Asian Art Auction. Roseberys 9-10 December sale of Fine Art will showcase some of the most exceptional pieces of Asian Art ever to be offered for sale by the auction house, and will include what is believed to be an excessively rare 18th century Imperial cloisonné enamel hat box.
From a Dorset manor house, the item has been in a family with strong diplomatic connections since the 1920s. The box was originally made during the 18th century, known as being the most prolific period for cloisonné production in China. Crafted through a process of firing glass to create vitreous enamel which is placed within a wire framework, the object is then fired again in a kiln to produce the finished cloisonné piece.
This opulent example is decorated with a central flower enclosed within bands of stylised scrolling foliage, bats and clouds. As with many other examples of Chinese artwork from the period bats are included to symbolise happiness, joy and good fortune, and the clouds are an auspicious symbol meaning longevity in good fortune. The wooden frame for the box is thought to be constructed from zitan, an extremely rare red sandalwood derived from a slow growing tree which makes it a sought after commodity for furniture.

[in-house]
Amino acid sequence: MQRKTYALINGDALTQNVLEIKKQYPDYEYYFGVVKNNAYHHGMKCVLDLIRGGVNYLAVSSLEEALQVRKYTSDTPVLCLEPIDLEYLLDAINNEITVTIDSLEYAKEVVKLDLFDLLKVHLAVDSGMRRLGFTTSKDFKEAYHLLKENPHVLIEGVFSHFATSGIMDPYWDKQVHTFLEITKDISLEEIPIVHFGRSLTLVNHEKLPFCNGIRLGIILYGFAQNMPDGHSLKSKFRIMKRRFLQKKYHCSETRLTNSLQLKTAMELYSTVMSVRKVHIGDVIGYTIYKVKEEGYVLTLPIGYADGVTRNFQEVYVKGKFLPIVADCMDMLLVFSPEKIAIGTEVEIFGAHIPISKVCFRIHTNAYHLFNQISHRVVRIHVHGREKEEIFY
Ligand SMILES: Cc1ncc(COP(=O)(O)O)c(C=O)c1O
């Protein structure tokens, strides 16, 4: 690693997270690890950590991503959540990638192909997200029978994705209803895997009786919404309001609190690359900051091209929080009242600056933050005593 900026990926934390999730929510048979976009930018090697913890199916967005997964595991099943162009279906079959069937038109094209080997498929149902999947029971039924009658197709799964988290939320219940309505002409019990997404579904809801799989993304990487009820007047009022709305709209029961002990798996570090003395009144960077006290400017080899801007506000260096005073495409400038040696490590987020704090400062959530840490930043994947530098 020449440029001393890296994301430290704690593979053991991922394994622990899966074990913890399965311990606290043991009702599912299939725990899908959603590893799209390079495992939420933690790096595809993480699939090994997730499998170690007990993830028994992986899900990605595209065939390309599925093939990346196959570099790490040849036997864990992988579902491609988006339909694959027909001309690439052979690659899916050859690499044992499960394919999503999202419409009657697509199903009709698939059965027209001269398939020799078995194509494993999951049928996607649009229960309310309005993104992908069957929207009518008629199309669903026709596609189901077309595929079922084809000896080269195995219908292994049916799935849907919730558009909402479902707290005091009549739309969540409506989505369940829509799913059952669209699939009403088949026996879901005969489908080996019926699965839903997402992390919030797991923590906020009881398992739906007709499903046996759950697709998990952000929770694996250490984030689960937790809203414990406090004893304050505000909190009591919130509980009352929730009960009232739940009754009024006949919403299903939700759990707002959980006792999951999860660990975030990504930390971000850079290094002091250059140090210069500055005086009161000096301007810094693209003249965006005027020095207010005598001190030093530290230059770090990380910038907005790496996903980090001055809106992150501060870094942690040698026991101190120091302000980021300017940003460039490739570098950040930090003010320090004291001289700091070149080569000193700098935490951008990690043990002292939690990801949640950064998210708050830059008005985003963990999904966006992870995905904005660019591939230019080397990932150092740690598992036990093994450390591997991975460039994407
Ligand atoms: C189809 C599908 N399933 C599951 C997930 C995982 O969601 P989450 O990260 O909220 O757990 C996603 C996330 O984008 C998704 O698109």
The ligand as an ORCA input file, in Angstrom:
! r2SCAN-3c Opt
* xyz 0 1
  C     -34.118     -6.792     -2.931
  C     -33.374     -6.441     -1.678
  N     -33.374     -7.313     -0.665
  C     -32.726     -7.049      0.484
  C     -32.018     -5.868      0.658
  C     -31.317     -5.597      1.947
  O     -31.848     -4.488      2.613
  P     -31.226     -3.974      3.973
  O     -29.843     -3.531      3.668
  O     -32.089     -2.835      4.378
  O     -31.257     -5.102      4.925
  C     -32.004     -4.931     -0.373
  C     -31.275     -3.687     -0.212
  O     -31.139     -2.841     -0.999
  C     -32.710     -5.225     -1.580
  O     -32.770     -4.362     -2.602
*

A highly sought after piece, this stunning box carries an estimate of £15,000 – 20,000. [Lot 1578]
From the same private UK collection is an equally rare Chinese red cinnabar lacquer quatrefoil music box and cover, from the same private UK collection, and also from the 18th century. The common ore of mercury, Cinnabar is most popularly known for its use in Chinese lacquerware, the process of carving art from layered lacquer. Made popular during the Song Dynasty, it was used widely throughout Asian countries including Japan and Korea.
The lacquer is produced from the resin of the rhus verniciflua trees found in southern China. Recognised by its striking red colour, which intensifies during the layering process, this deeply carved box is decorated with figures in a landscape and animals including deer and herons. Inside is a gold four character Chinese mark which translates to “Precious Music Box”. A rare and interesting piece the box is estimated to sell for £10,000 – 15,000. [Lot 1577]
From a private London collection, a large scale Ming Dynasty archaistic ritual vessel has remained unseen for the past 100 years. Originally created as depositories for grave goods to be buried in the graves of Chinese dignitaries and royalty, these vessels were later used in ritual offerings of food and drink to ancestors. They were typically designed to be larger than normal vessels for eating and drinking to exemplify the scale of the offering to their ancient relatives. This particular example stands 42cm high, and is estimated at £3,000 – 5,000. [Lot 1441]
Held at Roseberys saleroom in south London on the 10 December the sale will be exhibited prior to the auction on Friday 5 – Monday 8 December. The catalogue for the sale is available to view at www.roseberys.co.uk with online bidding through the services of www.the-saleroom.com and www.liveauctioneers.com.